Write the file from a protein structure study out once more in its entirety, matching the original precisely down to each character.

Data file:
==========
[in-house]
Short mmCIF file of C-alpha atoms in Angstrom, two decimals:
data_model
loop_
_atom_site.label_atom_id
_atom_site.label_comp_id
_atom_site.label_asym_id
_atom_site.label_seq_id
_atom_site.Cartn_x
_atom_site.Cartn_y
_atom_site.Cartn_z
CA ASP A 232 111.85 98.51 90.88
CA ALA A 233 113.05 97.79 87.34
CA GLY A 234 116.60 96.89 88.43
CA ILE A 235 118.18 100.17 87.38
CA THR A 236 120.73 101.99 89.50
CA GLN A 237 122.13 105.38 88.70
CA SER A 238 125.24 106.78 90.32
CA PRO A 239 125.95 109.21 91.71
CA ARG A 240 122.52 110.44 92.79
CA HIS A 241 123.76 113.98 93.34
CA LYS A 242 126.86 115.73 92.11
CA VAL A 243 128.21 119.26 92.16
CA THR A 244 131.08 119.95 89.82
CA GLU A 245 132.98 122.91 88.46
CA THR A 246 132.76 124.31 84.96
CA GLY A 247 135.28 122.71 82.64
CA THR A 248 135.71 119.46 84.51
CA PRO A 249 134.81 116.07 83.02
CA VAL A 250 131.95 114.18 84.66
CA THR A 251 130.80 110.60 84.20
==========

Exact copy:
[in-house]
Short mmCIF file of C-alpha atoms in Angstrom, two decimals:
data_model
loop_
_atom_site.label_atom_id
_atom_site.label_comp_id
_atom_site.label_asym_id
_atom_site.label_seq_id
_atom_site.Cartn_x
_atom_site.Cartn_y
_atom_site.Cartn_z
CA ASP A 232 111.85 98.51 90.88
CA ALA A 233 113.05 97.79 87.34
CA GLY A 234 116.60 96.89 88.43
CA ILE A 235 118.18 100.17 87.38
CA THR A 236 120.73 101.99 89.50
CA GLN A 237 122.13 105.38 88.70
CA SER A 238 125.24 106.78 90.32
CA PRO A 239 125.95 109.21 91.71
CA ARG A 240 122.52 110.44 92.79
CA HIS A 241 123.76 113.98 93.34
CA LYS A 242 126.86 115.73 92.11
CA VAL A 243 128.21 119.26 92.16
CA THR A 244 131.08 119.95 89.82
CA GLU A 245 132.98 122.91 88.46
CA THR A 246 132.76 124.31 84.96
CA GLY A 247 135.28 122.71 82.64
CA THR A 248 135.71 119.46 84.51
CA PRO A 249 134.81 116.07 83.02
CA VAL A 250 131.95 114.18 84.66
CA THR A 251 130.80 110.60 84.20